Qatar Gets Down To Business  

Almost two weeks into the economic blockade against the Gulf state, what are the pitfalls and opportunities that Qatari businesses and workers face? Businessman Khalifa al Haroon tells presenter Ed Butler why he and fellow entrepreneurs are finding new doors opening to them, as the Saudis and other neighbours slam the door shut on trade with their nation. We hear from some of those facing the worst fall-out from Qatar's isolation. One of the emirate's estimated two million migrant workers tells us of his fears. Meanwhile US analyst Phil Kornbluth explains why the global helium market has been particularly hard hit. And what of the alleged justification of the sanctions imposed by Qatar's neighbours? David Weinberg of the Washington DC-based Foundation for Defense of Democracies spells out why he thinks the country's leadership have got too cosy with Islamist extremists. Also in the programme, the BBC's Will Grant reports on the rise of Western-style luxury shopping in Cuba, just as President Trump prepares to cool US relations with the Communist island once more. (Image: A group of Qatari businessman walk in a shopping mall. Credit: Karim Jaafar/ AFP/ Getty Images)

America's Opioid Nightmare  

Could law-suits from the opioid epidemic prove a reckoning for Big Pharma? It's been some 20 years since the opioid epidemic first began to spread across the US - supposedly non-addictive painkillers meant to treat all kinds of basic conditions, from back-pain to toothache, that have since turned more than 2 million Americans into addicts. Today it's estimated some 50,000 people are dying in the US annually as a result of opioid overdose, a three-fold increase since the start of the century. We hear from one community, Huntington in West Virginia, which has the highest rate of addiction recorded anywhere in the US. The Mayor is one of many local leaders bringing lawsuits against US pharmaceutical companies and their distributors. We hear from the Nobel laureate who helped to bring the epidemic to public attention, Professor Angus Deaton of Princeton University. We also speak to an addiction specialist in Detroit Michigan, Dr. Dwight Timothy Gammons, and we hear from a legal expert, Professor Richard Ausness of the University of Kentucky who wonders whether the latest litigation could prove as damaging to Big Pharma companies, as the multi-billion dollar law-suits against Big Tobacco in the 1990s. (Picture: Dead woman lying on the floor under white cloth; Credit: andriano_cz/Thinkstock)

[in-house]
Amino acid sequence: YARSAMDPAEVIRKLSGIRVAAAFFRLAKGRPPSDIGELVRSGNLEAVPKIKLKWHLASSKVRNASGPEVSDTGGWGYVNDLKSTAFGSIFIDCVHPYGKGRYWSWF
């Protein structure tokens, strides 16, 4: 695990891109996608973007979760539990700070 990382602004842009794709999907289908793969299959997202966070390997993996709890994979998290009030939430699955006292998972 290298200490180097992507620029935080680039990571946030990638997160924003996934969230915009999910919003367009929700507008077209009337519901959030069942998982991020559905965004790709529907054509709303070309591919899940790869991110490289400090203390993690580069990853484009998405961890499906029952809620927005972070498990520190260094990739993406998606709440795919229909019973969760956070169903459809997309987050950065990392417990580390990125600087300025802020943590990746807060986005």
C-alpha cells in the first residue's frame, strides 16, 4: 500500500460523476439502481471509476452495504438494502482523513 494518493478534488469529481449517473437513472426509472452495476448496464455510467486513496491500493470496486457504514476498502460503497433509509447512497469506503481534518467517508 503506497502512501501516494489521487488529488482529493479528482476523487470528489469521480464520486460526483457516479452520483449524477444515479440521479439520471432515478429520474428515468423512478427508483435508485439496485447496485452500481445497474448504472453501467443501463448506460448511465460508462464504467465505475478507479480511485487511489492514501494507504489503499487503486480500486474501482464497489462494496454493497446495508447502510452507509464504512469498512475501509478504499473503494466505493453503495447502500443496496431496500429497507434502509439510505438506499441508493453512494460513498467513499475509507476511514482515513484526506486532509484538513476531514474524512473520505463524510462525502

Record High US Consumer Debt  

Household debt is at record levels as US consumers spend, spend and spend some more. And with America's interest rates set to rise again, could there be trouble ahead? Former Federal Reserve governor Randy Kroszner tells presenter Manuela Saragosa that watching the debt problem get fixed will be like "watching paint dry" - but that it is a deliberately slow process, to avoid shocks to consumers. We hear from retirees in the US who are struggling with debt - and one expert who says that the current workforce may not be able to rely on their pensions when they retire. Also in the programme, Ryan Holmes, the chief executive and founder of social media managing software, Hootsuite, gives his take on whether a company can survive these days without a presence on social media. (Image: Credit cards in a wallet. Credit: Getty Images Staff)

The Gender Agenda  

Pink is for girls and blue is for boys. Or is it? Manuela Saragosa explores the impact a more gender fluid world is having on business. Jamie Gutfreund, head of marketing at Wunderman, tells us why Generation Z are moving away from a binary view of gender and how big brands are adapting accordingly. Mother of two boys Kristen Johnson, was dismayed when she couldn't find a male doll for her children to play with so she set up a company to fill the gap in the market. She tells us her story and why a simple child's toy proved so controversial. Also on the programme, Maddy Savage visits a gender neutral school in Sweden. (Picture: Baby boy and baby girl, Credit: Getty Images)

How to be Idle